South Africa Reaches 300 Days Of Lockdown

During this pandemic, frontline workers such as healthcare practitioners have had to confront COVID-19 daily. Dr Sindi Van Zyl is one of those frontline workers.

Dr Van Zyl specialises in HIV and women’s health and works in the private healthcare sector, so when the lockdown was implemented in March 2020, she was able to continue sending patients their medical results via social media.

However, in October 2020 she returned to her practice for face to face consultations and she found that quite challenging since many of her patients were too scared of leaving their homes due to the current pandemic. Even though patients needed to be seen by a medical practitioner, they refused because of their fear of being infected.

Most practices, especially general practitioner practices, rely on walk-ins for common illnesses, like the flu and minor ailments, since they account for the bulk of the patients that they treat. While chronic ailments are also important, walk-ins were more frequent.

Due to current times, fewer people have been visiting their medical practitioners for face to face consultations which has caused many practices to close their doors due to lack of finances.

Dr Van Zyl, fortunately, was able to conduct online consultations with her patients which could be claimed from Medical Aid, however, they did not pay as much as contact consultations.

Although she can find alternative ways of seeing her patients, she still finds it difficult financially.

Many other practitioners have had to let some of their staff go due to the lack of patients and finances.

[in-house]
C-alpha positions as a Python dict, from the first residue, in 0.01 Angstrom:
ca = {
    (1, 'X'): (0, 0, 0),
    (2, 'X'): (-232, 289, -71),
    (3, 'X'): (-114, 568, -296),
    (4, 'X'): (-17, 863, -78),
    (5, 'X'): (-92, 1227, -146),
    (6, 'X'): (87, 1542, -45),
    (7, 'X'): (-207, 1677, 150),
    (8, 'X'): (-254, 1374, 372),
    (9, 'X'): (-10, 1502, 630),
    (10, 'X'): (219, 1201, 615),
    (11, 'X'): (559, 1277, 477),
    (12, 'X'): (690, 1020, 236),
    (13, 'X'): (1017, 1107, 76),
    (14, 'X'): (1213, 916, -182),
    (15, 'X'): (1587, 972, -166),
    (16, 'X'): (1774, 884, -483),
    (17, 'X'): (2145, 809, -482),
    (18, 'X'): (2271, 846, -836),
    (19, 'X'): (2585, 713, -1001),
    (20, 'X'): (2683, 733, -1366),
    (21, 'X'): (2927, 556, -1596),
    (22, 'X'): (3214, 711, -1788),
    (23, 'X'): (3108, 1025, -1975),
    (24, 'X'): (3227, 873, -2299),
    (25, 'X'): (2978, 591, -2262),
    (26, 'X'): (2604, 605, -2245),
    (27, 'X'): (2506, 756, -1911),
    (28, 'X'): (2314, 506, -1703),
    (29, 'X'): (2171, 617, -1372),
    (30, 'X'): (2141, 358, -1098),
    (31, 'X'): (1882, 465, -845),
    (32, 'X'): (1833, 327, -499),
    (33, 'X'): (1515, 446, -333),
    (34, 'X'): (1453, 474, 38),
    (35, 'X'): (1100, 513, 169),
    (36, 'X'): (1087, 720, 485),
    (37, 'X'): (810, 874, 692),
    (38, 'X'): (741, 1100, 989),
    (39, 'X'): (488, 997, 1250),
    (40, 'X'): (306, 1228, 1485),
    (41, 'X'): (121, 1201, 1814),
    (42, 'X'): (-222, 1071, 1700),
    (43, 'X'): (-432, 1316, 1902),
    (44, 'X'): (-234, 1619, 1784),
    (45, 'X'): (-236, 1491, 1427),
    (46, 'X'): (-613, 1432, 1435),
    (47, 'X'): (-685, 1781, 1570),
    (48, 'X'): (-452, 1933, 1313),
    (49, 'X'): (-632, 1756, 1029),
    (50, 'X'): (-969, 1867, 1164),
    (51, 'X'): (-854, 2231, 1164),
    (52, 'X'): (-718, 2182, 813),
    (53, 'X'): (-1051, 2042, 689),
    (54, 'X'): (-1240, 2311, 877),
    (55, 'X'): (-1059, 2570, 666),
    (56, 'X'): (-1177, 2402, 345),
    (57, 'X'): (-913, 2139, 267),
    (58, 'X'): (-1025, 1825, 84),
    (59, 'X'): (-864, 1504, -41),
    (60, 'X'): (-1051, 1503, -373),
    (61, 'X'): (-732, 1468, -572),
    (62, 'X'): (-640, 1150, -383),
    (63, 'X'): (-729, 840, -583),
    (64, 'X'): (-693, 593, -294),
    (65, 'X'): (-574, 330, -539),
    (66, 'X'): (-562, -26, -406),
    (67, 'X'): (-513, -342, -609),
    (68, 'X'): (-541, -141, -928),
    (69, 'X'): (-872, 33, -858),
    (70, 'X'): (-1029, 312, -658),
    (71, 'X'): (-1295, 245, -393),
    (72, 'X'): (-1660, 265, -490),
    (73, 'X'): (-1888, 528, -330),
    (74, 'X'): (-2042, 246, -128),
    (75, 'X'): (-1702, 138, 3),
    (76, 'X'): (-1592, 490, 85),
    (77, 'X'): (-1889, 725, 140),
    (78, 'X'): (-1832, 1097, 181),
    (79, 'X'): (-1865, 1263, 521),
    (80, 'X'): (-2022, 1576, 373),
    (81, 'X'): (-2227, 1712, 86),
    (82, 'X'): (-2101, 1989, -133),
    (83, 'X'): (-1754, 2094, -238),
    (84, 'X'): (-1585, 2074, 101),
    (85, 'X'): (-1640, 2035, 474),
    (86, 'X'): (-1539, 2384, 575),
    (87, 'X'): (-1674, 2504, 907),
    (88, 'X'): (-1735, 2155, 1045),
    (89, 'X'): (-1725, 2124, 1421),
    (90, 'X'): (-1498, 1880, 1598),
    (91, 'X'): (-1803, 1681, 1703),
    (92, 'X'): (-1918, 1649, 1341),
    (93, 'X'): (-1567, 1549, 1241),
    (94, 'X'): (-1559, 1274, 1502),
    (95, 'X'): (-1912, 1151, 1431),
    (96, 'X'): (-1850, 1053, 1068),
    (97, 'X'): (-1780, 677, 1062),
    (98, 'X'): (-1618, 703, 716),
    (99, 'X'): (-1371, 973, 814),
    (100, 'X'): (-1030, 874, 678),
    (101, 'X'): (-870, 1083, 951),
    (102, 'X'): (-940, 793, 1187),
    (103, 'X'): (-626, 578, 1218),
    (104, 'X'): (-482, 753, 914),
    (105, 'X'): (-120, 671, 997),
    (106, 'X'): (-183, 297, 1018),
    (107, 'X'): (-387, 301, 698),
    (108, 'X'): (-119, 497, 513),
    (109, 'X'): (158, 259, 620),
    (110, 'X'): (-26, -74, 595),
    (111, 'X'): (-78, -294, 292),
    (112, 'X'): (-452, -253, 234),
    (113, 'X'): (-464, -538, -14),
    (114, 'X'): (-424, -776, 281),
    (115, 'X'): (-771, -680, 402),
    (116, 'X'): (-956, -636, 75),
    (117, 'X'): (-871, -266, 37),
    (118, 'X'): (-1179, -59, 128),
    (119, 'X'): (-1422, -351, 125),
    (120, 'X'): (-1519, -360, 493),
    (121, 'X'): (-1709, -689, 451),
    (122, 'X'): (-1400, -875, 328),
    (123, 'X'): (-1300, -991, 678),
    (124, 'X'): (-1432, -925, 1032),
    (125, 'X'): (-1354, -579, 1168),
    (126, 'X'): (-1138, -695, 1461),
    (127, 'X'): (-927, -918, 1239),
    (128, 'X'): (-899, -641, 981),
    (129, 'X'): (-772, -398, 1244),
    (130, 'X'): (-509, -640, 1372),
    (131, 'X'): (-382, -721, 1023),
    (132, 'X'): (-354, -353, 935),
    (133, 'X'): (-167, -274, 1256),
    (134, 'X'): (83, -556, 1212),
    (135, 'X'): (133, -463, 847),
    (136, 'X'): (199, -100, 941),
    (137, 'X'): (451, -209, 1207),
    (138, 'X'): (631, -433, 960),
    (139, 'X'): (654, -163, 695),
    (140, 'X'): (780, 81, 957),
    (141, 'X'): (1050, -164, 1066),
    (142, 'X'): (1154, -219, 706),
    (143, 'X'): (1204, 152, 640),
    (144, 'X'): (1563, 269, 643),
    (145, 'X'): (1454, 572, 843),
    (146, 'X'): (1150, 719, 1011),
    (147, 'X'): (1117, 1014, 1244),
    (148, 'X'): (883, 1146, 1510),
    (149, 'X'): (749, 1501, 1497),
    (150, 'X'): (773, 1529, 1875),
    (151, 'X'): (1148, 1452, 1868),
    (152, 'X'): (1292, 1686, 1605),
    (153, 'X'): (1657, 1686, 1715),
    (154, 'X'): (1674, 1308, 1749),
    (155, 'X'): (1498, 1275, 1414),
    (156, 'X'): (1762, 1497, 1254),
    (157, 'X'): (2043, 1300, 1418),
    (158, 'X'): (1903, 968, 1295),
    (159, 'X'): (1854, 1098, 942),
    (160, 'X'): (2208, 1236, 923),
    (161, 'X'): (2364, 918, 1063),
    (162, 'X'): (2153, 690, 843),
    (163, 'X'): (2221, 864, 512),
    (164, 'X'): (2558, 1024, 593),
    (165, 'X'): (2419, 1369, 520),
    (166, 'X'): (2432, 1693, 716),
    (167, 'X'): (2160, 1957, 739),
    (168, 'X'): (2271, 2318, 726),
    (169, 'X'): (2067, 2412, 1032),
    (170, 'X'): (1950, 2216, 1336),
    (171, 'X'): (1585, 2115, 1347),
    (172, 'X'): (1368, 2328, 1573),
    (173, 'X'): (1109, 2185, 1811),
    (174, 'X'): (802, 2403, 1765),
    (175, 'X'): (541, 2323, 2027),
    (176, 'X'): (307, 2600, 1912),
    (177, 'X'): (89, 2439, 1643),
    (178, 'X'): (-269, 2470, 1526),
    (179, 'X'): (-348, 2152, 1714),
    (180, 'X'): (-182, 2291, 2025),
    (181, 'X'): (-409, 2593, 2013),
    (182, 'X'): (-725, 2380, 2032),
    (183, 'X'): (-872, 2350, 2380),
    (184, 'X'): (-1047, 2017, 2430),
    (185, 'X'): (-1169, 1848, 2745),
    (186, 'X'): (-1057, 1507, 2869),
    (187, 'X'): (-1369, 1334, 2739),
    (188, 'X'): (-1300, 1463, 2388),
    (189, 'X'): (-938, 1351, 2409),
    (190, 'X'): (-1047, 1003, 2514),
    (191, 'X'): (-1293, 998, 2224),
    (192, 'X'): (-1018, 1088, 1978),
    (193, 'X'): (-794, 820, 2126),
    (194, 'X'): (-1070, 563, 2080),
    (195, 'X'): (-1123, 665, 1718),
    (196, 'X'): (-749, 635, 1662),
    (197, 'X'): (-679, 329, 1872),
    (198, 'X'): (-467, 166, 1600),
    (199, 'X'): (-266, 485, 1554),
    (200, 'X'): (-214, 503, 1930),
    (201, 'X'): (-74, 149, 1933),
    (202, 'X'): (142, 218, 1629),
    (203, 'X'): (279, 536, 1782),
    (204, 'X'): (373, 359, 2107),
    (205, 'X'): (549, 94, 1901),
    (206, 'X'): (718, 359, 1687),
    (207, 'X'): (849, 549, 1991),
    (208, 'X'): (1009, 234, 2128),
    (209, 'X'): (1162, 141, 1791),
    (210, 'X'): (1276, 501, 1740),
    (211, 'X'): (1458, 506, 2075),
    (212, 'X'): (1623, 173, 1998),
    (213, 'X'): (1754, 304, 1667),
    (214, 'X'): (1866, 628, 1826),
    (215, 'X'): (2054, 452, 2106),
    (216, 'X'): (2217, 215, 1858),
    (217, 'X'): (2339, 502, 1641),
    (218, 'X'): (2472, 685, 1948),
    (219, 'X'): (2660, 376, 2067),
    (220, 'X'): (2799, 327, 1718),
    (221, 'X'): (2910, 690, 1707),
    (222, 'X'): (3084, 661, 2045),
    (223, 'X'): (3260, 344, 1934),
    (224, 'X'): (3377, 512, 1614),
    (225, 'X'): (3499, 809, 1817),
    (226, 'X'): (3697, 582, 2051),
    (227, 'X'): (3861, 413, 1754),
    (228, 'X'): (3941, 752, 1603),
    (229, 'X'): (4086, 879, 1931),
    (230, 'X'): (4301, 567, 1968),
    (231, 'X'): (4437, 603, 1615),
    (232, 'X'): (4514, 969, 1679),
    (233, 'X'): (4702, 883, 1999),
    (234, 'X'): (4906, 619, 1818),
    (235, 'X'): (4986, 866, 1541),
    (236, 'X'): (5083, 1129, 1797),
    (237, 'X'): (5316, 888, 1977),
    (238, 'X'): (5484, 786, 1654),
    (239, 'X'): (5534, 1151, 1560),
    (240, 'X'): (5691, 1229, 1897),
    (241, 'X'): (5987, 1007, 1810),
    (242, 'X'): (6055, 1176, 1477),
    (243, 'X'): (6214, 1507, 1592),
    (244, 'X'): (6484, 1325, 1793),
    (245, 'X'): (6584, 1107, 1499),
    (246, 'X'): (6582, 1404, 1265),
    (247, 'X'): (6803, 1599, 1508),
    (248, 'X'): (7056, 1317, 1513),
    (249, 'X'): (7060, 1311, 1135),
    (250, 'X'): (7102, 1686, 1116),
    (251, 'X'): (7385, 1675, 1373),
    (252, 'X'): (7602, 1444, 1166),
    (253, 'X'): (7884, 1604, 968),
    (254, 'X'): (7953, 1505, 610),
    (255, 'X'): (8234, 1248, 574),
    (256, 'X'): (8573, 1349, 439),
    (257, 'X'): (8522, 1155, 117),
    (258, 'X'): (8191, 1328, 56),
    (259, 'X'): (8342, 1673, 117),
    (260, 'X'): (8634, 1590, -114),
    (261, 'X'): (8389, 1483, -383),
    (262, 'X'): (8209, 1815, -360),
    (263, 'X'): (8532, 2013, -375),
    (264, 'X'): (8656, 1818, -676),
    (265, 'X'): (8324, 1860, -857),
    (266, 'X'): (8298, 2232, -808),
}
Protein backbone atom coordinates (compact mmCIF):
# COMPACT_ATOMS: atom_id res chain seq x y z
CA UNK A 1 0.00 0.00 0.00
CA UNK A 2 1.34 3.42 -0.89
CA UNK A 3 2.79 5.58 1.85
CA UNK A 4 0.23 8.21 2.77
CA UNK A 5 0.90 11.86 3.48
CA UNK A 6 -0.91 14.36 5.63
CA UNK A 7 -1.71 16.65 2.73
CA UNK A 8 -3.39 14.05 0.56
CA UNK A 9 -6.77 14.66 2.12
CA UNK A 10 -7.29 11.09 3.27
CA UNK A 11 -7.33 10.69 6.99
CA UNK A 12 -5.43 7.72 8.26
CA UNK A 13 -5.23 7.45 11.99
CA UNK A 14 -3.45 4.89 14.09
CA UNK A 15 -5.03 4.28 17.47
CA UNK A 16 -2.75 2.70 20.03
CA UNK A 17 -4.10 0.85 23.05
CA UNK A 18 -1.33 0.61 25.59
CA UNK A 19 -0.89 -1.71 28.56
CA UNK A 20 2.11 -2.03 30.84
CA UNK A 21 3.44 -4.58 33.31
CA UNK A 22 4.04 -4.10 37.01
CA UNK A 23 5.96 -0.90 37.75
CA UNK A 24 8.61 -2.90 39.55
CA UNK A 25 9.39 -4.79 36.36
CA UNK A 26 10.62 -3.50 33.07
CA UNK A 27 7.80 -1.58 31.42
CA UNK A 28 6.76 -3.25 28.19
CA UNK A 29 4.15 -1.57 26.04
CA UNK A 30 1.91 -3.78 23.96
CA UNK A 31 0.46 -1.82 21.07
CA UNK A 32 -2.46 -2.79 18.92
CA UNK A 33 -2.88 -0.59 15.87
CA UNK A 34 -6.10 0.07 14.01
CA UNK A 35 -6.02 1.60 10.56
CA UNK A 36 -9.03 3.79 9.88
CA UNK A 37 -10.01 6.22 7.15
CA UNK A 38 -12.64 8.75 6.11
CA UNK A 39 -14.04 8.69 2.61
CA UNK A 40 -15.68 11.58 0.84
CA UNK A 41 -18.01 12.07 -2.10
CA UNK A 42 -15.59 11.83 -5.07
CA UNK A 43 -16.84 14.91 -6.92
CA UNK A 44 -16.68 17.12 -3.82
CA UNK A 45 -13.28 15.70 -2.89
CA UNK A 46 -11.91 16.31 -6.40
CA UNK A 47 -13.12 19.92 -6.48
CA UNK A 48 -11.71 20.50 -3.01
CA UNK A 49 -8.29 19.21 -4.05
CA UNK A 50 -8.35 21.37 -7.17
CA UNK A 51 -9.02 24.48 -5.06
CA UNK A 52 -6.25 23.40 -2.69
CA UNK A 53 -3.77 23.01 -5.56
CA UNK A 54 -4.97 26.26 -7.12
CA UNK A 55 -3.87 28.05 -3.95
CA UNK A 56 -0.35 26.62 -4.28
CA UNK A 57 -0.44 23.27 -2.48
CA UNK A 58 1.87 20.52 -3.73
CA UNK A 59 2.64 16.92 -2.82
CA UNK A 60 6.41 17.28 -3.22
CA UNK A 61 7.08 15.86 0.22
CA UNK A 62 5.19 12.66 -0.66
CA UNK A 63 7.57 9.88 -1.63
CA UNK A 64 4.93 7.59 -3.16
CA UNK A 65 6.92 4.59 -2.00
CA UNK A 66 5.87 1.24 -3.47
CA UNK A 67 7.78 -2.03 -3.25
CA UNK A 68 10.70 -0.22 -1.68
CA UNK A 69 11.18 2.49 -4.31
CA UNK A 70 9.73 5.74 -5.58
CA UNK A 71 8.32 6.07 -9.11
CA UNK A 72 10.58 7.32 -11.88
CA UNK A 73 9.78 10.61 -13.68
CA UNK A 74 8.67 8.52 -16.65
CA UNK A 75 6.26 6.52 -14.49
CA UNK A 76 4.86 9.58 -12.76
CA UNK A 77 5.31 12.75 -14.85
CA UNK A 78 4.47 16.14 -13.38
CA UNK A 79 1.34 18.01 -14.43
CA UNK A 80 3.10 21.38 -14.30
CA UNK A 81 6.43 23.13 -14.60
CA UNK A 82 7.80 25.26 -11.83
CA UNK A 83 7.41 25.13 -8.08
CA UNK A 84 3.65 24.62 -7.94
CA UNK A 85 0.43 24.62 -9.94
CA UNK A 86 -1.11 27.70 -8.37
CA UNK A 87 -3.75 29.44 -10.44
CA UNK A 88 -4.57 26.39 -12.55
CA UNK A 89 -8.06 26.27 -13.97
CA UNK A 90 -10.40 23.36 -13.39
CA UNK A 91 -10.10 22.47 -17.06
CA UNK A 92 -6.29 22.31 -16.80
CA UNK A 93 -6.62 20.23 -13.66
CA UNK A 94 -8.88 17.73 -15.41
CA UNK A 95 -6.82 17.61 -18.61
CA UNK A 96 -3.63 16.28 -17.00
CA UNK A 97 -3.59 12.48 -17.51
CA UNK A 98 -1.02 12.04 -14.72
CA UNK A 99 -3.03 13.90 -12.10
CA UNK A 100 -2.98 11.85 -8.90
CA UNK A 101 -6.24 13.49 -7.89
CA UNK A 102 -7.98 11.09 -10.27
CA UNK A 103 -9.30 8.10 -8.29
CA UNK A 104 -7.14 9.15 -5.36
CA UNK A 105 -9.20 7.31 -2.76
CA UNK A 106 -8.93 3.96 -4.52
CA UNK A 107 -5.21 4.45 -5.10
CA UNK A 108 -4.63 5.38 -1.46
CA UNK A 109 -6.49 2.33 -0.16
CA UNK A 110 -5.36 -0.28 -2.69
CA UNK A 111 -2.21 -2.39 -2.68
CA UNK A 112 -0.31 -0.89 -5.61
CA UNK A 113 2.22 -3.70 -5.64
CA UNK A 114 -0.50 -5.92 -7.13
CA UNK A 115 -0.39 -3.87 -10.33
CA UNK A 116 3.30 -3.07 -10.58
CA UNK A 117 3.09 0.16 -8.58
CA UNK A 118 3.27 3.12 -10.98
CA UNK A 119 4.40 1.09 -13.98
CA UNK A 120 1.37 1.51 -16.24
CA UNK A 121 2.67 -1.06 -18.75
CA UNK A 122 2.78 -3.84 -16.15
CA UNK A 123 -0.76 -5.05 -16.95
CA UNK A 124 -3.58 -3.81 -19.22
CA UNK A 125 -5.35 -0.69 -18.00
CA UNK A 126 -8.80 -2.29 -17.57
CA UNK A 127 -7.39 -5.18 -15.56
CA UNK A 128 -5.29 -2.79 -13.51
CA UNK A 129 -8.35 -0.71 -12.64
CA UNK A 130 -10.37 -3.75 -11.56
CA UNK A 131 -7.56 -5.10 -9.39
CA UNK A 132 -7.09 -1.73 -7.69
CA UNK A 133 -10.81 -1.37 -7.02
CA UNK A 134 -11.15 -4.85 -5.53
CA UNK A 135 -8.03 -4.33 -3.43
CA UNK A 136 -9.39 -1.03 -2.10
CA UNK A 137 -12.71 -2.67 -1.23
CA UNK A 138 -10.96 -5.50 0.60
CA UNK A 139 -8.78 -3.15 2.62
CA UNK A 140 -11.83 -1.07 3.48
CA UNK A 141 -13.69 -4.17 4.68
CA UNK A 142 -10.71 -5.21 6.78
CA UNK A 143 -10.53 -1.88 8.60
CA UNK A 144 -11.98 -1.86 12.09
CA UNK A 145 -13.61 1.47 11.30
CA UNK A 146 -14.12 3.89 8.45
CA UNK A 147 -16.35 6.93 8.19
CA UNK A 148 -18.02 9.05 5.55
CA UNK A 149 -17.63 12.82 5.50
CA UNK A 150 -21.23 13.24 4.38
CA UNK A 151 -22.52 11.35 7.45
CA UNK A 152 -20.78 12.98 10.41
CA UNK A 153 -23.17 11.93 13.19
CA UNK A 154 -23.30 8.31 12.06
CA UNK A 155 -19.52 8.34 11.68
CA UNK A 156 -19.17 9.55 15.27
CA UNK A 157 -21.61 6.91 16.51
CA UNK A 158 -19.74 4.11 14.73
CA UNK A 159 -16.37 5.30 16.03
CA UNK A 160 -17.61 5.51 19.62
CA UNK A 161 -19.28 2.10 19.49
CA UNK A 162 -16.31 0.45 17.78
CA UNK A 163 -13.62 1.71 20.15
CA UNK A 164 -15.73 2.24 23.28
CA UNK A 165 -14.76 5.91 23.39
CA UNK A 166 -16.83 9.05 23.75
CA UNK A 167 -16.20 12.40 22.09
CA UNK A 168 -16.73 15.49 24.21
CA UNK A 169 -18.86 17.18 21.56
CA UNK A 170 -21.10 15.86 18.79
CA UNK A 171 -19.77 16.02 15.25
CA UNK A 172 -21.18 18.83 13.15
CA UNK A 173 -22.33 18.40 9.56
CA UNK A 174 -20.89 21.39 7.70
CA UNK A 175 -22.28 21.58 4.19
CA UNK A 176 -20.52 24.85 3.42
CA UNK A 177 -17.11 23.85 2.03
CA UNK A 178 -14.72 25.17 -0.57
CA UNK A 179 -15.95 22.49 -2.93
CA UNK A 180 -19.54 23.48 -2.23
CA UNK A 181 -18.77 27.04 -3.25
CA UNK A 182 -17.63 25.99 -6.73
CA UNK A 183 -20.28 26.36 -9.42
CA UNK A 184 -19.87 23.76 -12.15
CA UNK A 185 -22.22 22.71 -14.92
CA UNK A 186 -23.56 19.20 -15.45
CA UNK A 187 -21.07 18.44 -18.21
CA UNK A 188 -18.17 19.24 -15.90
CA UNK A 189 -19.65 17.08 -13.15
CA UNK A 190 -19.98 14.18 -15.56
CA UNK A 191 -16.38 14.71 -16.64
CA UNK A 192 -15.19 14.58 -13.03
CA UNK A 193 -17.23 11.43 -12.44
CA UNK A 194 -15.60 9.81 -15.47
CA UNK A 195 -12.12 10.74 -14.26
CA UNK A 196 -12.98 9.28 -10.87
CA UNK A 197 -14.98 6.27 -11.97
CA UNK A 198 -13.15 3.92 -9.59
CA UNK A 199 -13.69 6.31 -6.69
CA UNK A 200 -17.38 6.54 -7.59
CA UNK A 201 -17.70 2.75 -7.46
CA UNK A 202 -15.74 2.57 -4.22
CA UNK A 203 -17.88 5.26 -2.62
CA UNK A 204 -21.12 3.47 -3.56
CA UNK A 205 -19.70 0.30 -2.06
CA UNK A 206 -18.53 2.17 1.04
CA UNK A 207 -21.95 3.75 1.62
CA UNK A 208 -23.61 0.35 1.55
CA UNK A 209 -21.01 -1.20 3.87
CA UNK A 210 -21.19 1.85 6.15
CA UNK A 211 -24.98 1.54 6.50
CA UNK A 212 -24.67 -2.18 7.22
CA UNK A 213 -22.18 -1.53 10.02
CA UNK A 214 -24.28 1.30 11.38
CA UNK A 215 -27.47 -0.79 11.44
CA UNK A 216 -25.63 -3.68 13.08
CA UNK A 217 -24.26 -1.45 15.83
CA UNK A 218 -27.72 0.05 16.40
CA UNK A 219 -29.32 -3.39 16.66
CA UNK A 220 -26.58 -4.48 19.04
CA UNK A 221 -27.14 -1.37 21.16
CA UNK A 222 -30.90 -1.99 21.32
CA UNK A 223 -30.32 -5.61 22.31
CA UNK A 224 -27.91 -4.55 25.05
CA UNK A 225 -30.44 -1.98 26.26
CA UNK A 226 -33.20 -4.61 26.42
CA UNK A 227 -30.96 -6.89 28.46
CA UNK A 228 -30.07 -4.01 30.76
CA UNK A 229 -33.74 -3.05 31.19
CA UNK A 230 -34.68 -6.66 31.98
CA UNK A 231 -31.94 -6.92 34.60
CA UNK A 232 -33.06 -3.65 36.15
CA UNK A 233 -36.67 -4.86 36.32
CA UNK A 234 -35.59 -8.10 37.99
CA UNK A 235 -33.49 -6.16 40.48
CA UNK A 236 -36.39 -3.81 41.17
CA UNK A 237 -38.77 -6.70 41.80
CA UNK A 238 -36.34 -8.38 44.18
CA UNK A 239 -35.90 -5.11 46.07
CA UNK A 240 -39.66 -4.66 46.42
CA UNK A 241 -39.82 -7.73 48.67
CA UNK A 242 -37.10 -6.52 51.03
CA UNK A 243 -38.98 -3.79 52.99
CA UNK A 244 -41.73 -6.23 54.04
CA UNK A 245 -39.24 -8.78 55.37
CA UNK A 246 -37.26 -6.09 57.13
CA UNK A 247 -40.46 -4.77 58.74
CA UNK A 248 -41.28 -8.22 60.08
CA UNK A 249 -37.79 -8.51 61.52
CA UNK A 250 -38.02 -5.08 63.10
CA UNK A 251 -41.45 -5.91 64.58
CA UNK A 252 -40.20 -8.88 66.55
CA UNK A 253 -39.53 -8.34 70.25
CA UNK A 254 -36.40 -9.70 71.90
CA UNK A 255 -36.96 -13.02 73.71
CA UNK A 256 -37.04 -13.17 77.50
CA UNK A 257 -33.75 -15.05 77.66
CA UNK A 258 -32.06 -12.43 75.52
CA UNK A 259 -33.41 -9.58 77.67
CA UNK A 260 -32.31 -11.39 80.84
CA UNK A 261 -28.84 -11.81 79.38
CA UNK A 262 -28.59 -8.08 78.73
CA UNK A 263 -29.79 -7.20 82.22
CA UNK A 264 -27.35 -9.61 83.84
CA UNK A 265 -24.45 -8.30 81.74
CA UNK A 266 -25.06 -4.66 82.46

To keep all her patients safe, Dr Van Zyl has spaced her patients out so that there is a 15-minute window between each patient. In those 15 minutes, she ensures that all her equipment is sanitized and that all her surfaces are washed down to prepare for the next patient.

Although these are scary times, she has stressed that health practitioners have to keep working to ensure the health and safety of everyone that needs help.

"My plea for South Africans is that you can't default on your chronic medication. Yes, we are in a very scary time but if we default on medication now, in two or three years, we're going to feel the after-effects of what's happening now," said Dr Van Zyl.

People are also encouraged to visit their GP if they need to and not to wait until things to become worse.

Everyone all over the world has been feeling fatigued due to the current pandemic, especially healthcare workers who are on the frontline, which is why healthcare workers network has been started to provide emotional support to the healthcare practitioners.

Healthcare workers are encouraged to make use of that support so that they can get the help that they need before they burn out. These practitioners may be wired to keep on working despite the circumstances, however, it is not worth it if they end up sacrificing their own wellbeing.

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